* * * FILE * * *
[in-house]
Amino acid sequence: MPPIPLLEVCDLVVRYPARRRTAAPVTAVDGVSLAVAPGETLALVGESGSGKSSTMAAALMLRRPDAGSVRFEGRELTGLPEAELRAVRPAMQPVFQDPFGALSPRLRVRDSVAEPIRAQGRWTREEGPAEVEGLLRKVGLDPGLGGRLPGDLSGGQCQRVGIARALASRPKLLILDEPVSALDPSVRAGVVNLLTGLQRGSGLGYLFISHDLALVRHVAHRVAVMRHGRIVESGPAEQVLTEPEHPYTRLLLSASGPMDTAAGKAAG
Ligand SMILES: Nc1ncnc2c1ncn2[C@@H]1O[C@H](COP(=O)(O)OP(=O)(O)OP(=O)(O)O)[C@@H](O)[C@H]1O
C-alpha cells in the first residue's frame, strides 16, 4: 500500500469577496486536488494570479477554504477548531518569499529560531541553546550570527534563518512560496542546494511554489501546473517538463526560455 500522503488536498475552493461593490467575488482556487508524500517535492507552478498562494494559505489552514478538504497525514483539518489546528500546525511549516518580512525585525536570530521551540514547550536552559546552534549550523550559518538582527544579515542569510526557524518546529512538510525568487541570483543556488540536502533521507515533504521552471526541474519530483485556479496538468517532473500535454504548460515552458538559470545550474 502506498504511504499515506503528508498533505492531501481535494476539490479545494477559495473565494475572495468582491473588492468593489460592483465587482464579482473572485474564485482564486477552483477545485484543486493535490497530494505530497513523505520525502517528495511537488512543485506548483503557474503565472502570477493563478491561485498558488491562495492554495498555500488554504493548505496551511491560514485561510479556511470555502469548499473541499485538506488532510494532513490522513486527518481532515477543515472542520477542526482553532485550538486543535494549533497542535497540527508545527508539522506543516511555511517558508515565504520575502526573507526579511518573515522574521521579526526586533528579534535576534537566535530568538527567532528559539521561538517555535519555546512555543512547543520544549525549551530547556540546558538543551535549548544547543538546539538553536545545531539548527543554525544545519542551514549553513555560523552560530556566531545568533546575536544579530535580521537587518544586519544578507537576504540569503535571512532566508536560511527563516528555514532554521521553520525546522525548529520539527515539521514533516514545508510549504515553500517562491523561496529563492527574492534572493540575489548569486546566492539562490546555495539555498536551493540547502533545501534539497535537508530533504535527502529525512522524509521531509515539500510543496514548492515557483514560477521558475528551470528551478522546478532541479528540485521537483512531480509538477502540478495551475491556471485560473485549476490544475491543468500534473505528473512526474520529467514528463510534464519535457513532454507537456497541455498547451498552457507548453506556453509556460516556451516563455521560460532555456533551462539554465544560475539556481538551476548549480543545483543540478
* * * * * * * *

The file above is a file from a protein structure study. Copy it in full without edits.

[in-house]
Amino acid sequence: MPPIPLLEVCDLVVRYPARRRTAAPVTAVDGVSLAVAPGETLALVGESGSGKSSTMAAALMLRRPDAGSVRFEGRELTGLPEAELRAVRPAMQPVFQDPFGALSPRLRVRDSVAEPIRAQGRWTREEGPAEVEGLLRKVGLDPGLGGRLPGDLSGGQCQRVGIARALASRPKLLILDEPVSALDPSVRAGVVNLLTGLQRGSGLGYLFISHDLALVRHVAHRVAVMRHGRIVESGPAEQVLTEPEHPYTRLLLSASGPMDTAAGKAAG
Ligand SMILES: Nc1ncnc2c1ncn2[C@@H]1O[C@H](COP(=O)(O)OP(=O)(O)OP(=O)(O)O)[C@@H](O)[C@H]1O
C-alpha cells in the first residue's frame, strides 16, 4: 500500500469577496486536488494570479477554504477548531518569499529560531541553546550570527534563518512560496542546494511554489501546473517538463526560455 500522503488536498475552493461593490467575488482556487508524500517535492507552478498562494494559505489552514478538504497525514483539518489546528500546525511549516518580512525585525536570530521551540514547550536552559546552534549550523550559518538582527544579515542569510526557524518546529512538510525568487541570483543556488540536502533521507515533504521552471526541474519530483485556479496538468517532473500535454504548460515552458538559470545550474 502506498504511504499515506503528508498533505492531501481535494476539490479545494477559495473565494475572495468582491473588492468593489460592483465587482464579482473572485474564485482564486477552483477545485484543486493535490497530494505530497513523505520525502517528495511537488512543485506548483503557474503565472502570477493563478491561485498558488491562495492554495498555500488554504493548505496551511491560514485561510479556511470555502469548499473541499485538506488532510494532513490522513486527518481532515477543515472542520477542526482553532485550538486543535494549533497542535497540527508545527508539522506543516511555511517558508515565504520575502526573507526579511518573515522574521521579526526586533528579534535576534537566535530568538527567532528559539521561538517555535519555546512555543512547543520544549525549551530547556540546558538543551535549548544547543538546539538553536545545531539548527543554525544545519542551514549553513555560523552560530556566531545568533546575536544579530535580521537587518544586519544578507537576504540569503535571512532566508536560511527563516528555514532554521521553520525546522525548529520539527515539521514533516514545508510549504515553500517562491523561496529563492527574492534572493540575489548569486546566492539562490546555495539555498536551493540547502533545501534539497535537508530533504535527502529525512522524509521531509515539500510543496514548492515557483514560477521558475528551470528551478522546478532541479528540485521537483512531480509538477502540478495551475491556471485560473485549476490544475491543468500534473505528473512526474520529467514528463510534464519535457513532454507537456497541455498547451498552457507548453506556453509556460516556451516563455521560460532555456533551462539554465544560475539556481538551476548549480543545483543540478